"In the next three weeks, we have a unique opportunity to make history: To forge a comprehensive agreement over Iran's nuclear energy program, and to end an unnecessary crisis that has distracted us from addressing together our common challenges, such as the horrifying events of the past few weeks in Iraq," Zarif said in a video message released a few hours ago.
"We could have resolved the nuclear issue in 2005. But then, people didn't believe me when I said that Iranians are allergic to pressure," Zarif said.
"The Bush administration torpedoed the deal by demanding that we abandon enrichment, altogether," the Iranian foreign minister added.
He noted that they then opted for pressure and sanctions for 8 years.
"The sanctions were crippling -- even deadly; literally," Zarif said.
The Iranian foreign minister explained that the Iranian cancer patients could not buy medicine with their own money, because banks around the world had been bullied by the US Treasury to avoid transferring Iranian funds.
"But sanctions did not cripple our nuclear program," Zarif stressed, and added, "Neither did the murder of our nuclear scientists, the sabotage of our nuclear facilities - with potentially disastrous environmental ramifications - or the repeated military threats. In fact, they achieved exactly the opposite."
The Iranian foreign minister said that insisting on no enrichment resulted in a 100-fold increase in "our centrifuges": from less than 200 to almost 20,000.
"Refusing to sell fuel for our American-built research reactor, forced us to produce our own fuel by increasing enrichment levels: from 3.5% to 20%," he added.
Zarif further said that depriving Iranian cancer patients from medical radio-isotopes, compelled Iran to build a heavy water reactor, going from an idea then to a full-fledged plant, to be commissioned soon.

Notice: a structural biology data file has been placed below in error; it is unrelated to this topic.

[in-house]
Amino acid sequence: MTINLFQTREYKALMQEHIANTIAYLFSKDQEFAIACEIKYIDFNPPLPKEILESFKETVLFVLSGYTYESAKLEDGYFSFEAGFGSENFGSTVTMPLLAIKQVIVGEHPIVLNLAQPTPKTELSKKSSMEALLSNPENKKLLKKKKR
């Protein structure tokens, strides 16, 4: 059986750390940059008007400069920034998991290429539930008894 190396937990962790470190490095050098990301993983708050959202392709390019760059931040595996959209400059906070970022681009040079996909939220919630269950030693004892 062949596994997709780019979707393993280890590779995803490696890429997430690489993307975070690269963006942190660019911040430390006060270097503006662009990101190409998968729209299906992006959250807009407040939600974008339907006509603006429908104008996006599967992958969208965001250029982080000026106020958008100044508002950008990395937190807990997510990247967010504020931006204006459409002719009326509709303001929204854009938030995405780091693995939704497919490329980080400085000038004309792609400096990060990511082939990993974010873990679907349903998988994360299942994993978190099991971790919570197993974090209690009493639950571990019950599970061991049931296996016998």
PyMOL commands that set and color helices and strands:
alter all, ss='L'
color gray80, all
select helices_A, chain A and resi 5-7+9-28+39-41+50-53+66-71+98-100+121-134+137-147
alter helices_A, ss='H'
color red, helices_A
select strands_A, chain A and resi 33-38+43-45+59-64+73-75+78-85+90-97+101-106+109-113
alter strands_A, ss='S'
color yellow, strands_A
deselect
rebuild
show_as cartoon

"Threats to bomb our nuclear facilities out of existence, obliged us to build Fordow, which is protected by our mountains," the Iranian foreign minister added.
He noted that the western governments cried foul, ignoring that they had brought this upon themselves.
"As we approach July 20th, I feel compelled to warn again that pursuing a game of chicken in an attempt to extract last minute concessions cannot achieve anything better than what it achieved in 2005," Zarif said.
"To those who continue to believe that sanctions brought Iran to the negotiating table, I can only say that pressure has been tried for the past 8 years, in fact for the past 35 years. it didn't bring the Iranian people to kneel in submission and it will not now nor in the future."
"We still have time to exit this spiral of escalation. Try mutual respect. It works. We are trying to reach a deal. Not a good deal or a bad deal, but a doable and lasting deal," stressed the Iranian foreign minister.
Zarif reiterated that any deal, by definition, is the outcome of mutual understanding—not imposition by one side or the other.
"We are willing to take concrete measures to guarantee that our nuclear program will always remain peaceful," the Iranian foreign minister added.
"We still have time to put an end to the myth that Iran is seeking to build a bomb," the Iranian foreign minister said, adding, "And we're backed by over 250 years of non-aggression to substantiate our assertion."
"My government remains committed to ending this unnecessary crisis by July 20th. I hope my counterparts are, too," he added.
"My name is Javad Zarif, and this is Iran's message," the Iranian foreign minister concluded.
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